o 39.6% from 15%. The capital gains tax rate will rise to 20% from 15% and the estate tax goes from 0% to 55%.

Laffer says,

"If people know tax rates will be higher next year than they are this year, what will those people do this year? They will shift production and income out of next year into this year to the extent possible. As a result, income this year has already been inflated above where it otherwise should be and next year, 2011, income will be lower than it otherwise should be."

It is clear that people and businesses respond to incentives, especially when their personal or corporate incomes are on the line. This is why high-wealth individuals fled New Jersey in the last several years for low-tax states, why some family-owned businesses have left Washington for states with no estate tax, and why some businesses are looking to relocate from California, as a high-tax state, to Washington and Idaho, states with les!
s of a tax burden.

In the first two examples, tax incentives (essentially temporary tax cuts) spurred economic activity, generating revenue for businesses and government. In the latter example, tax increases will surely artificially depress economic activity, leading to more strain on government and the private sector.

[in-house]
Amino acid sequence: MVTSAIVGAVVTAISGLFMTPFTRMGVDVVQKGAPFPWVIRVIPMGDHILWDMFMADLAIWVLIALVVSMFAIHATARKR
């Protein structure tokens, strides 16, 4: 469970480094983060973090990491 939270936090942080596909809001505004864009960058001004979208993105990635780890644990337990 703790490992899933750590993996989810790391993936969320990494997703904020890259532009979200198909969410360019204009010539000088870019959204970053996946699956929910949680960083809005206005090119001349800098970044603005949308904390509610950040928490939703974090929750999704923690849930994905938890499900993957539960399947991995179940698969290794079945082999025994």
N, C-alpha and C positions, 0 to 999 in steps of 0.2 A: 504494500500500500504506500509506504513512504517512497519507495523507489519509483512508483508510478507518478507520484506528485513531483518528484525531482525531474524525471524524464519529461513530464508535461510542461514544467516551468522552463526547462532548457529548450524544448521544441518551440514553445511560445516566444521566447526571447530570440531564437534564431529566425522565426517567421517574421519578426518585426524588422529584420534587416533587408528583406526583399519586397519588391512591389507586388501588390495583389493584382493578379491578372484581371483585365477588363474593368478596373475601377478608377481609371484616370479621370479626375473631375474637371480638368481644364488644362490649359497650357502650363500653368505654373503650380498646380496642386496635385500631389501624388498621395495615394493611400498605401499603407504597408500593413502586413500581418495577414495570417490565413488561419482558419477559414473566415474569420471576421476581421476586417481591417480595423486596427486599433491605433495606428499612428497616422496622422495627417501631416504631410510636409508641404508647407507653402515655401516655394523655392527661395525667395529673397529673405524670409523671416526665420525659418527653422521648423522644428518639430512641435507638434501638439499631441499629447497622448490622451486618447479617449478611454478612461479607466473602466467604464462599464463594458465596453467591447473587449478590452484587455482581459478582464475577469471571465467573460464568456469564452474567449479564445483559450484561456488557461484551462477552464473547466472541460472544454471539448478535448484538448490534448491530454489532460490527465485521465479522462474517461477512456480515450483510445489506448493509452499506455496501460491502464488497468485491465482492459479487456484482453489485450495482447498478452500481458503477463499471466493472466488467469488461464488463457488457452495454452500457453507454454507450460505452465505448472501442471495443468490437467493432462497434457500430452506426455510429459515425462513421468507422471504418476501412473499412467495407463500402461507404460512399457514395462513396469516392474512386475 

Policymakers from D.C. on down to city hall can make the smart decision to forgo increasing costs on a business community that is already nervous about the future. Smart, streamlined and predictable tax policy is important in economic development, especially during recessionary periods.

How government officials increase home prices

June 7, 2010 in In the News
Kitsap Peninsula Business Journal
Kitsap Peninsula Business Journal
Monday, June 7, 2010

The Impact of National Health Care Law on Businesses in Washington State

June 6, 2010 in Publications

After fourteen months of debate, and with narrow partisan support and substantial bipartisan opposition in Congress, President Obama signed major health care reform legislation into law.  Polls consistently show the President’s health plan is unpopular with the public.  At no point in the history of the United States has such broad, wide-sweeping social legislation become law by such a slim political margin.

New Study Highlights Seattle's Competitive Advantages/Disadvantages

June 2, 2010 in Blog